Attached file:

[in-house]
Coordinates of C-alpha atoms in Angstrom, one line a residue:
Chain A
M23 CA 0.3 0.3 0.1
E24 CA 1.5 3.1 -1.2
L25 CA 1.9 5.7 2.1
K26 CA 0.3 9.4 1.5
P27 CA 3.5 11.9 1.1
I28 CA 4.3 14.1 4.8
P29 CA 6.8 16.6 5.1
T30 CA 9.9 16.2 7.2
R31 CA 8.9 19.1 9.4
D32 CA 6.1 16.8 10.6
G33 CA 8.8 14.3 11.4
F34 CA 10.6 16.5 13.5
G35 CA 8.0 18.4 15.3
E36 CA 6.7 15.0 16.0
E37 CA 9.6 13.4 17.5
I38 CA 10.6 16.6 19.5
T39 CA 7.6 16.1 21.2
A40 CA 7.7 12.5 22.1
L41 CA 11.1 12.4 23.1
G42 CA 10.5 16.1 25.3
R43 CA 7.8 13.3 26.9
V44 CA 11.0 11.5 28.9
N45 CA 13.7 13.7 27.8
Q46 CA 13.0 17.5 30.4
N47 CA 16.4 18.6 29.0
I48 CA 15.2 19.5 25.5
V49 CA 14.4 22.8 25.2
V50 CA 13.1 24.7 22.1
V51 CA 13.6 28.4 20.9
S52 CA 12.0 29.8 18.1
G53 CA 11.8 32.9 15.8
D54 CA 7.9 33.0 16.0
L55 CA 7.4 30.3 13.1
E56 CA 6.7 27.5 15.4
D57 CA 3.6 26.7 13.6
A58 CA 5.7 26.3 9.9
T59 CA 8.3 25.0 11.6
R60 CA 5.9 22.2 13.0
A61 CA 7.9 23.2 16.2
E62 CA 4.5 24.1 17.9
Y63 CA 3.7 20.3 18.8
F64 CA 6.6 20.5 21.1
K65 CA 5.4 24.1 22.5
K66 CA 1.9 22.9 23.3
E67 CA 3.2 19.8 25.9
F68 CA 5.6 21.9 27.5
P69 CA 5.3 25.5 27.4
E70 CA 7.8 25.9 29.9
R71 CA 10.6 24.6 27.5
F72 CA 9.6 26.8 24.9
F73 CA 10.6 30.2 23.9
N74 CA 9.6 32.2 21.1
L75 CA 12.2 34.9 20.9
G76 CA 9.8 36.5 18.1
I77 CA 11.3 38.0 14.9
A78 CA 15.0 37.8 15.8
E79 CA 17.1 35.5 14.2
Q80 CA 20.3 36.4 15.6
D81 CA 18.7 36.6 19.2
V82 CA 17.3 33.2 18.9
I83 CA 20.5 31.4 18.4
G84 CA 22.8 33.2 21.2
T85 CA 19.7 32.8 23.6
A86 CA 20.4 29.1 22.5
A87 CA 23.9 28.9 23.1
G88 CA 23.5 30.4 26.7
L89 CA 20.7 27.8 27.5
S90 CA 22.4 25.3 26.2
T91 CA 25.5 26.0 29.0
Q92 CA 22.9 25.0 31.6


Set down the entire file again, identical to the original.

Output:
[in-house]
Coordinates of C-alpha atoms in Angstrom, one line a residue:
Chain A
M23 CA 0.3 0.3 0.1
E24 CA 1.5 3.1 -1.2
L25 CA 1.9 5.7 2.1
K26 CA 0.3 9.4 1.5
P27 CA 3.5 11.9 1.1
I28 CA 4.3 14.1 4.8
P29 CA 6.8 16.6 5.1
T30 CA 9.9 16.2 7.2
R31 CA 8.9 19.1 9.4
D32 CA 6.1 16.8 10.6
G33 CA 8.8 14.3 11.4
F34 CA 10.6 16.5 13.5
G35 CA 8.0 18.4 15.3
E36 CA 6.7 15.0 16.0
E37 CA 9.6 13.4 17.5
I38 CA 10.6 16.6 19.5
T39 CA 7.6 16.1 21.2
A40 CA 7.7 12.5 22.1
L41 CA 11.1 12.4 23.1
G42 CA 10.5 16.1 25.3
R43 CA 7.8 13.3 26.9
V44 CA 11.0 11.5 28.9
N45 CA 13.7 13.7 27.8
Q46 CA 13.0 17.5 30.4
N47 CA 16.4 18.6 29.0
I48 CA 15.2 19.5 25.5
V49 CA 14.4 22.8 25.2
V50 CA 13.1 24.7 22.1
V51 CA 13.6 28.4 20.9
S52 CA 12.0 29.8 18.1
G53 CA 11.8 32.9 15.8
D54 CA 7.9 33.0 16.0
L55 CA 7.4 30.3 13.1
E56 CA 6.7 27.5 15.4
D57 CA 3.6 26.7 13.6
A58 CA 5.7 26.3 9.9
T59 CA 8.3 25.0 11.6
R60 CA 5.9 22.2 13.0
A61 CA 7.9 23.2 16.2
E62 CA 4.5 24.1 17.9
Y63 CA 3.7 20.3 18.8
F64 CA 6.6 20.5 21.1
K65 CA 5.4 24.1 22.5
K66 CA 1.9 22.9 23.3
E67 CA 3.2 19.8 25.9
F68 CA 5.6 21.9 27.5
P69 CA 5.3 25.5 27.4
E70 CA 7.8 25.9 29.9
R71 CA 10.6 24.6 27.5
F72 CA 9.6 26.8 24.9
F73 CA 10.6 30.2 23.9
N74 CA 9.6 32.2 21.1
L75 CA 12.2 34.9 20.9
G76 CA 9.8 36.5 18.1
I77 CA 11.3 38.0 14.9
A78 CA 15.0 37.8 15.8
E79 CA 17.1 35.5 14.2
Q80 CA 20.3 36.4 15.6
D81 CA 18.7 36.6 19.2
V82 CA 17.3 33.2 18.9
I83 CA 20.5 31.4 18.4
G84 CA 22.8 33.2 21.2
T85 CA 19.7 32.8 23.6
A86 CA 20.4 29.1 22.5
A87 CA 23.9 28.9 23.1
G88 CA 23.5 30.4 26.7
L89 CA 20.7 27.8 27.5
S90 CA 22.4 25.3 26.2
T91 CA 25.5 26.0 29.0
Q92 CA 22.9 25.0 31.6